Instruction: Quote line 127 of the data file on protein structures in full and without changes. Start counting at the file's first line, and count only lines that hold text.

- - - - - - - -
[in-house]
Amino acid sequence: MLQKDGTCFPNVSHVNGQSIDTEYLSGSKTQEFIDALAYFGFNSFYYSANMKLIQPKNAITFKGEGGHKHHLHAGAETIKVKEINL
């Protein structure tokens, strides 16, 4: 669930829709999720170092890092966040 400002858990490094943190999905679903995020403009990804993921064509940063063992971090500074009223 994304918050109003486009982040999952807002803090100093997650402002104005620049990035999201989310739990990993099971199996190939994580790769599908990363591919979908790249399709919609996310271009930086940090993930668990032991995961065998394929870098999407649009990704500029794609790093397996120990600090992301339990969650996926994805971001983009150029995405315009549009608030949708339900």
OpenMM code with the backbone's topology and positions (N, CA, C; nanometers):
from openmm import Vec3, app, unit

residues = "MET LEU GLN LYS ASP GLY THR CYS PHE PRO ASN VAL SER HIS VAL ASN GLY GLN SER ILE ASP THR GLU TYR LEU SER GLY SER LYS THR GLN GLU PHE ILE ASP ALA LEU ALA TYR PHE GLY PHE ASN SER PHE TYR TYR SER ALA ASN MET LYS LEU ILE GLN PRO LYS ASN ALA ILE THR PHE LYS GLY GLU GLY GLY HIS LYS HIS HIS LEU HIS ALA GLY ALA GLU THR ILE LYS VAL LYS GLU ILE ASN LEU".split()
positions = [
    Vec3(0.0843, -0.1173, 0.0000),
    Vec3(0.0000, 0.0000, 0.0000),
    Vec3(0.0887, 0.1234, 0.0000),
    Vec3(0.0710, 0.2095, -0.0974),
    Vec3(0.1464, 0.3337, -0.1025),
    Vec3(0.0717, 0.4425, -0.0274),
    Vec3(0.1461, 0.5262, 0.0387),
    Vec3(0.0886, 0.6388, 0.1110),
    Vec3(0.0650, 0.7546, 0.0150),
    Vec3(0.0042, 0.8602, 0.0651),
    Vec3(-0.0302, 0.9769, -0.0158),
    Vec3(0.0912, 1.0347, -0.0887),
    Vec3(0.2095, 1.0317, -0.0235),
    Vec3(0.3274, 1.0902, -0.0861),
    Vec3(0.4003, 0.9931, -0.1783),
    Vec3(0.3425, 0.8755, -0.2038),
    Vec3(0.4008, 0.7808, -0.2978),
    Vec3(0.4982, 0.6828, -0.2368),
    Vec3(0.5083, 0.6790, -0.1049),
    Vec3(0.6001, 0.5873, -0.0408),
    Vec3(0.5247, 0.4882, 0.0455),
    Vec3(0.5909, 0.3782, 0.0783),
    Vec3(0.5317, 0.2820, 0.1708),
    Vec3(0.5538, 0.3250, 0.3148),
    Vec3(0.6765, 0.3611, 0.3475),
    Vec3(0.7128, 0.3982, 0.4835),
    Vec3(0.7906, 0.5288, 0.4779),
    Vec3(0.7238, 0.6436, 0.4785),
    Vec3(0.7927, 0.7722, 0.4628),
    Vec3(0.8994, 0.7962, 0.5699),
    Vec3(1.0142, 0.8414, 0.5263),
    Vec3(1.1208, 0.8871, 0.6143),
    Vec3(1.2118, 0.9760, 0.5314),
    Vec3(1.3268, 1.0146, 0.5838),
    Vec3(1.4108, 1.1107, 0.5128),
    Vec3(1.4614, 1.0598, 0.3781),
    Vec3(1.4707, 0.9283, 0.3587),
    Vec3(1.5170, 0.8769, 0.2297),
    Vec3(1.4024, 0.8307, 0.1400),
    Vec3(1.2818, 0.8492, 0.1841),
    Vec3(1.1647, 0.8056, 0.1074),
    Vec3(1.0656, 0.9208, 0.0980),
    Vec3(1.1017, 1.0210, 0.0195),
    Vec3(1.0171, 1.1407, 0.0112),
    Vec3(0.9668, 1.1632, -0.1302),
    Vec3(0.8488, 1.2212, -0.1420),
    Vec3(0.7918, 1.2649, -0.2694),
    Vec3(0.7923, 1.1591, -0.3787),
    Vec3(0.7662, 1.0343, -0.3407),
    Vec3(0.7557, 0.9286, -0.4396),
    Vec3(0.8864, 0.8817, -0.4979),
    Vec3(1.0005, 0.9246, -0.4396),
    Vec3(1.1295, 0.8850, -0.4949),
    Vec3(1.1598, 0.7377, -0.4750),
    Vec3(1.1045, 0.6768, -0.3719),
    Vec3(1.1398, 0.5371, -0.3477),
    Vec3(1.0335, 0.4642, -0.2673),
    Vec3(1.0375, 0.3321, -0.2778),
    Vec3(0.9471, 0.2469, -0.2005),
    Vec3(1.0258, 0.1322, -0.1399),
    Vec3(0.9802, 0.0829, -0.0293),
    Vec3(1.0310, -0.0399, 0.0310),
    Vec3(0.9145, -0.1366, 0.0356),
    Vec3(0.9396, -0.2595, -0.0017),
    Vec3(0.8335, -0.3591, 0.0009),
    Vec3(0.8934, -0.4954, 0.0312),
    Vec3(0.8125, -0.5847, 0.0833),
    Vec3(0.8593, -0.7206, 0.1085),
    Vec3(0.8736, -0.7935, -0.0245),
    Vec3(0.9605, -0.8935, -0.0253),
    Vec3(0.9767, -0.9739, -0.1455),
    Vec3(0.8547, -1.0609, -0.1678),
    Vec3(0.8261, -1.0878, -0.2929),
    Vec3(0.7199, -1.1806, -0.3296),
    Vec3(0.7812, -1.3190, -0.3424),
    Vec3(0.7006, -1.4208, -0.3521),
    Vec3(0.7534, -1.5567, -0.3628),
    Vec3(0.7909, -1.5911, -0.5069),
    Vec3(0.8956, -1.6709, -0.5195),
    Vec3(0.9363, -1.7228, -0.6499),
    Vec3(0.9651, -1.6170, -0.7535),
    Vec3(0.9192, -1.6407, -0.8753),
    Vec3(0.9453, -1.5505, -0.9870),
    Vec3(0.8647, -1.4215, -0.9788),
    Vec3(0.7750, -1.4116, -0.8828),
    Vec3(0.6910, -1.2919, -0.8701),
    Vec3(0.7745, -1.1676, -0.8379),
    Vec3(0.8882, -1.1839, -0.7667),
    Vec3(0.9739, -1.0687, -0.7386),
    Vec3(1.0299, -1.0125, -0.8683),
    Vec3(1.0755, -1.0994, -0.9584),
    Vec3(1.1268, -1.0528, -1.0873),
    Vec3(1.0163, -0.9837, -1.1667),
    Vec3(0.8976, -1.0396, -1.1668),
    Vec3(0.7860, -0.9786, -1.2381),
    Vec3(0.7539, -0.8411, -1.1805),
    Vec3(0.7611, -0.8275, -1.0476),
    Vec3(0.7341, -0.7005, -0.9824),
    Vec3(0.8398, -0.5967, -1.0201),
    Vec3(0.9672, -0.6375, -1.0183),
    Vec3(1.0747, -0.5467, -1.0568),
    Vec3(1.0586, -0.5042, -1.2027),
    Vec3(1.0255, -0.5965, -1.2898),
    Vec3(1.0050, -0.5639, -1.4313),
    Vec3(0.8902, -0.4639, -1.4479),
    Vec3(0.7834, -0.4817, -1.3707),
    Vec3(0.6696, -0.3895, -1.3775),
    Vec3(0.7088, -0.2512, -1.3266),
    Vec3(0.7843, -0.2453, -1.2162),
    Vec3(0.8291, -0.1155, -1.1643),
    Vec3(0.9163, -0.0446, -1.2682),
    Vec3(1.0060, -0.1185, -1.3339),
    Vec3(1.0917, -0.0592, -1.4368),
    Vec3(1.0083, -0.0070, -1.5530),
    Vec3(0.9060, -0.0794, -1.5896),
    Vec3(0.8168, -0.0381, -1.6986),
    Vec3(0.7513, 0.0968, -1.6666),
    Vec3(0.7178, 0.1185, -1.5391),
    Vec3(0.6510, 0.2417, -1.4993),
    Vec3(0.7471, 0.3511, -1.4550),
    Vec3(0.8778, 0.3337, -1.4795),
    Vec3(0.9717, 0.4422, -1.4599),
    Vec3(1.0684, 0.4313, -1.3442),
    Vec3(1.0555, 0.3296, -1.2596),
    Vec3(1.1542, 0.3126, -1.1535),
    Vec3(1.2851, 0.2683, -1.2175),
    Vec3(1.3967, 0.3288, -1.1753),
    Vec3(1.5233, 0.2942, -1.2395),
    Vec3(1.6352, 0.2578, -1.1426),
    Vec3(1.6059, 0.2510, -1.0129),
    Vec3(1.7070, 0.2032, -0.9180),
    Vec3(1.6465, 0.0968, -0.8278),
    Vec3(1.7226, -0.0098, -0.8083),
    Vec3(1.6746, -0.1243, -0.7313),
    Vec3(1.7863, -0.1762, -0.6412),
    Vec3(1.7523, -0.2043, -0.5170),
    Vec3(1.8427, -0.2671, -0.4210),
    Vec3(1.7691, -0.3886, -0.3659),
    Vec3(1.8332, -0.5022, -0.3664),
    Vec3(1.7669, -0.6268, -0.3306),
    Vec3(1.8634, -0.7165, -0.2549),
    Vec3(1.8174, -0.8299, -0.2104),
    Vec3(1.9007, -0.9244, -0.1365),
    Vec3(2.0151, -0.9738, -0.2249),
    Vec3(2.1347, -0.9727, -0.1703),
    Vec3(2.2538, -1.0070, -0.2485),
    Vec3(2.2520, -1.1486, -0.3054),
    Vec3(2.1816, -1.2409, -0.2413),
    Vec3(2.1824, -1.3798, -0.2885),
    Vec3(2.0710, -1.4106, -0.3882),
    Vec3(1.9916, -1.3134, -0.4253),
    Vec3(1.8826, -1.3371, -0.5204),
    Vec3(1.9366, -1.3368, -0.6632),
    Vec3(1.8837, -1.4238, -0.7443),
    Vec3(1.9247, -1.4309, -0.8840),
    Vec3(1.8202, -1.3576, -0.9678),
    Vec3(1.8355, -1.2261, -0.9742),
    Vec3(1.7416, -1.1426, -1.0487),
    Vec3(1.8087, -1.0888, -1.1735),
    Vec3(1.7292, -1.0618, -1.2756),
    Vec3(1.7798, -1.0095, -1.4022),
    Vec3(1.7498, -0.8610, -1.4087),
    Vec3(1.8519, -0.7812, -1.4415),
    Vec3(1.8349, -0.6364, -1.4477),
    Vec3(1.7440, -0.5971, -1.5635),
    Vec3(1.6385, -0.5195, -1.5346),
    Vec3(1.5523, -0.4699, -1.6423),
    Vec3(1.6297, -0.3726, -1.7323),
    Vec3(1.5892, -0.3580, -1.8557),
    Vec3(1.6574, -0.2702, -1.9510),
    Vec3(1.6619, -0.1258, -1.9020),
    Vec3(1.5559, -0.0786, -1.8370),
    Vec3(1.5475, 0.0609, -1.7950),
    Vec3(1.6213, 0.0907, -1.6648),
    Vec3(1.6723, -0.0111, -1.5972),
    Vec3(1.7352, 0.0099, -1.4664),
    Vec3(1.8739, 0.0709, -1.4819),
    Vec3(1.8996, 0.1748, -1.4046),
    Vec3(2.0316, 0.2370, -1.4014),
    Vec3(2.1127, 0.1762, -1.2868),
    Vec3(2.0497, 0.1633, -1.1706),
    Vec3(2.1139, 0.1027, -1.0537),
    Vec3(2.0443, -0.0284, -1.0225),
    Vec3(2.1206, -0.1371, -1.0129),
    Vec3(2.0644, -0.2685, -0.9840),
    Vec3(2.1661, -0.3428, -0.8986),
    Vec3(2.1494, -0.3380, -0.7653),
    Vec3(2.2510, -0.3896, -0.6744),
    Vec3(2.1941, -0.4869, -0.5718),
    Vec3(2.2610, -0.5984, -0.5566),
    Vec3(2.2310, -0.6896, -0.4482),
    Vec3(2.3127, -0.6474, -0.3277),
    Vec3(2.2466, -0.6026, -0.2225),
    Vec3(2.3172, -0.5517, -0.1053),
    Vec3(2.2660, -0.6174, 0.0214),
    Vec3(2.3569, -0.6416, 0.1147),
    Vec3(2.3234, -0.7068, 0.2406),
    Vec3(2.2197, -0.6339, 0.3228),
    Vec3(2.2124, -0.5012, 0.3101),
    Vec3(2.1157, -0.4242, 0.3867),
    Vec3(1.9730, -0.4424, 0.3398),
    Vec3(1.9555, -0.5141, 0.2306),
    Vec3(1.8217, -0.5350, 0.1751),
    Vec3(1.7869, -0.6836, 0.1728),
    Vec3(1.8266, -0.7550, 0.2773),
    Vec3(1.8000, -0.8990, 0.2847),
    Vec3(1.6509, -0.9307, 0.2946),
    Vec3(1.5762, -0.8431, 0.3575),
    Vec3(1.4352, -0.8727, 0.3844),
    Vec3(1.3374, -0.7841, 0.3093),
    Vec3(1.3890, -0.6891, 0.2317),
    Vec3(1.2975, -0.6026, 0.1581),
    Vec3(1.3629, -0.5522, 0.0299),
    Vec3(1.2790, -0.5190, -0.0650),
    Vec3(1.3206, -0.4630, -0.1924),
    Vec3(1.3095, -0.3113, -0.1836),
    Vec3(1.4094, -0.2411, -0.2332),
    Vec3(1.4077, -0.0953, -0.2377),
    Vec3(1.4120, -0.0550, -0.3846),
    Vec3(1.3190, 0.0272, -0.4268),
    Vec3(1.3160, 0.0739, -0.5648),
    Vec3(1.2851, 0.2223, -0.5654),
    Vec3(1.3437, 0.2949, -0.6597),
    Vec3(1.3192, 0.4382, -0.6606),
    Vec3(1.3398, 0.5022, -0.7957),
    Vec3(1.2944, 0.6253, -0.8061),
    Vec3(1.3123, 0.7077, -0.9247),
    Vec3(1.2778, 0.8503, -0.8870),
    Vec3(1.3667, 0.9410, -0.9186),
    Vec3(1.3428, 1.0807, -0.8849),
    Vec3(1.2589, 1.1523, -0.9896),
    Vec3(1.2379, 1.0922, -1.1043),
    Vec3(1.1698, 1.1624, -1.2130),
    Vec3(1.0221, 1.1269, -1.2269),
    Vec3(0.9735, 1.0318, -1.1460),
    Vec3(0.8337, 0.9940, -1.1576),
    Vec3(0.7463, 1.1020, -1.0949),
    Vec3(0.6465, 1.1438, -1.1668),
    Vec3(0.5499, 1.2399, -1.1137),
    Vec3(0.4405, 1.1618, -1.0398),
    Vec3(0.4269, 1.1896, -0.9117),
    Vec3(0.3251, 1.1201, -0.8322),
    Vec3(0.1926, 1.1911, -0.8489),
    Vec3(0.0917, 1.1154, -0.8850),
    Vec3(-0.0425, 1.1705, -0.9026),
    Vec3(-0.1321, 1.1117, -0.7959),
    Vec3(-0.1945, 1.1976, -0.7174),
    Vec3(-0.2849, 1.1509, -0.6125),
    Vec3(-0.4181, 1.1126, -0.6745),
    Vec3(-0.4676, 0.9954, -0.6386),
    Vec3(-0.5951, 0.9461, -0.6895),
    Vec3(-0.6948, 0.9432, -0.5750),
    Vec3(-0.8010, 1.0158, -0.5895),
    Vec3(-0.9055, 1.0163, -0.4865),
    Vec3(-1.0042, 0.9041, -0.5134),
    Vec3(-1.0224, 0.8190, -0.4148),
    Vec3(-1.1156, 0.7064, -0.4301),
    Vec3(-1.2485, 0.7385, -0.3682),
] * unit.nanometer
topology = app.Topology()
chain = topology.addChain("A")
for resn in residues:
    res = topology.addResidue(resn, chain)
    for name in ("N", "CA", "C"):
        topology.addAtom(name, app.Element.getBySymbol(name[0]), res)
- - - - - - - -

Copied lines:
    Vec3(0.7471, 0.3511, -1.4550),